General diving work
General diving work is all work carried out in or under water while breathing compressed gas by a worker that is not performing high risk diving work.
Typically it includes:
- scientific and resource management diving – including limited scientific diving work
- photographic and film making diving
- marine harvesting and aquaculture diving
- recreational diving undertaken by workers (e.g. dive instructors and divemasters. Note: duties to ensure the health and safety of persons for who recreational diving is conducted- clients- is provided for under the Safety in Recreational Water Activities Act 2011
- minor work in the sea, bay, inlet or marina for cleaning, inspecting, maintaining or searching for a vessel or mooring
- work that is incidental to the conduct of a business (e.g. an actor working on an underwater film).
High risk diving work
High risk diving work is work carried out in or under water while breathing compressed gas that involves one or more of the following:
- construction work (e.g. constructing a pipeline, renovating a ship, refurbishing a dock)
- testing, maintenance or repair work of a minor nature carried out in connection with a structure. For example conducting non destructive testing on a bridge pylon
- inspection work carried out to determine if the above is necessary (e.g. inspecting a component of a dam to determine if maintenance is required)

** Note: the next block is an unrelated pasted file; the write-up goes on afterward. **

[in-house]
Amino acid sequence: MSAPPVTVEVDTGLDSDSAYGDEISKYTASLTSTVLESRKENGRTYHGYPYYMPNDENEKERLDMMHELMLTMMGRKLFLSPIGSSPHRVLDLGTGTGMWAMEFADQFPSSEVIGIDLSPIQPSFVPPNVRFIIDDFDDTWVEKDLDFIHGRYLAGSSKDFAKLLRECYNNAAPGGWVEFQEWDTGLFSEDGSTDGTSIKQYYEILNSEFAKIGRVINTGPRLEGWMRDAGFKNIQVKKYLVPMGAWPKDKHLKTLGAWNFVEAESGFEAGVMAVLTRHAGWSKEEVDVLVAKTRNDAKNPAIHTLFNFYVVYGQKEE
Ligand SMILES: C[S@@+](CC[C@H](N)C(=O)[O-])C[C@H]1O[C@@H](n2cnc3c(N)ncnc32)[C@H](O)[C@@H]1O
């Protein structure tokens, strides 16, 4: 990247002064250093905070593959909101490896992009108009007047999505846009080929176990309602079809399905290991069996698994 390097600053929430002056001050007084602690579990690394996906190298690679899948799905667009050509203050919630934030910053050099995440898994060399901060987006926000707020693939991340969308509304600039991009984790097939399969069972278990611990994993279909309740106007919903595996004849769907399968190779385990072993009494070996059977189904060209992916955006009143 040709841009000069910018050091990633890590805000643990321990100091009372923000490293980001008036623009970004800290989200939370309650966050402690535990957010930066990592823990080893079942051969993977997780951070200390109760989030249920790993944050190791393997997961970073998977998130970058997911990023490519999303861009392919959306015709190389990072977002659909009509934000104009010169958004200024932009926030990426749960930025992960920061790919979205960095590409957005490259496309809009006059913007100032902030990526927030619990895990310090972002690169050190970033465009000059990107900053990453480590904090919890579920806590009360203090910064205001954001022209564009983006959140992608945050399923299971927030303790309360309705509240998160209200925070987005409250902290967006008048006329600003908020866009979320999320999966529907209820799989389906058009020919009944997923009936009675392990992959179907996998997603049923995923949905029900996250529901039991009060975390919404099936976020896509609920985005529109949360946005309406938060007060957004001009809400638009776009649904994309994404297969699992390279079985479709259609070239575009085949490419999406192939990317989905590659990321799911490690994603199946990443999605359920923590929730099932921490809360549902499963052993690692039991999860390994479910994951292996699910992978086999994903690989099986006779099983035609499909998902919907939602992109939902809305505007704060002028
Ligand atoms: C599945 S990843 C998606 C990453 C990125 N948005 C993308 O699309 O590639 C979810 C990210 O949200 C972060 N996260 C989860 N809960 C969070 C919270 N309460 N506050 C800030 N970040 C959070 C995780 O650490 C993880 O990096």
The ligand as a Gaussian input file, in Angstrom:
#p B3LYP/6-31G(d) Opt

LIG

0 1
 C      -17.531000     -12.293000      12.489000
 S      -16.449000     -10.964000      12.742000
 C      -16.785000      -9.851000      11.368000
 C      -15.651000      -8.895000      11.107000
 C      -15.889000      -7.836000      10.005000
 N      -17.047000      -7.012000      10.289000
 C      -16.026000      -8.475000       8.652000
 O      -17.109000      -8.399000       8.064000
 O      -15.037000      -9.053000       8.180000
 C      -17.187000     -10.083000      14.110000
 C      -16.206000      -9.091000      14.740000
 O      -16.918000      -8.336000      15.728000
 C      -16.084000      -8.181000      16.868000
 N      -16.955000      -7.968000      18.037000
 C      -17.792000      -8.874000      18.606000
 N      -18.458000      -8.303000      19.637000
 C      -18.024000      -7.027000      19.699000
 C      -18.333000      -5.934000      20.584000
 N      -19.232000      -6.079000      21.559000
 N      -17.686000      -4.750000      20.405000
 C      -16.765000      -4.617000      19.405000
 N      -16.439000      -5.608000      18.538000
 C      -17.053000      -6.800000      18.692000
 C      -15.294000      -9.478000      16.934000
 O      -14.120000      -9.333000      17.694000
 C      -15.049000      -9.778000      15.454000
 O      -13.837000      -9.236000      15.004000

- recovery or salvage of large items of plant or structures for commercial purposes (e.g. salvage of a vessel).
Note: High risk diving work does not include minor work in the sea or marinas that involves cleaning, inspecting, maintaining or searching for a vessel or mooring (e.g. cleaning vessel hulls or underwater observatory windows in good environmental conditions using light tools or plant).
Other diving work that is not high risk diving work is general diving work.
All high risk diving work must be carried out in accordance with all diving is conducted in accordance with AS/NZS 2299.1: 2015 Occupational diving operations – Standard operational practice.
- Last updated
- 05 December 2016
New Code of Practice now in force
The new Recreational Diving and Snorkelling Code of Practice commenced on 8 February 2018.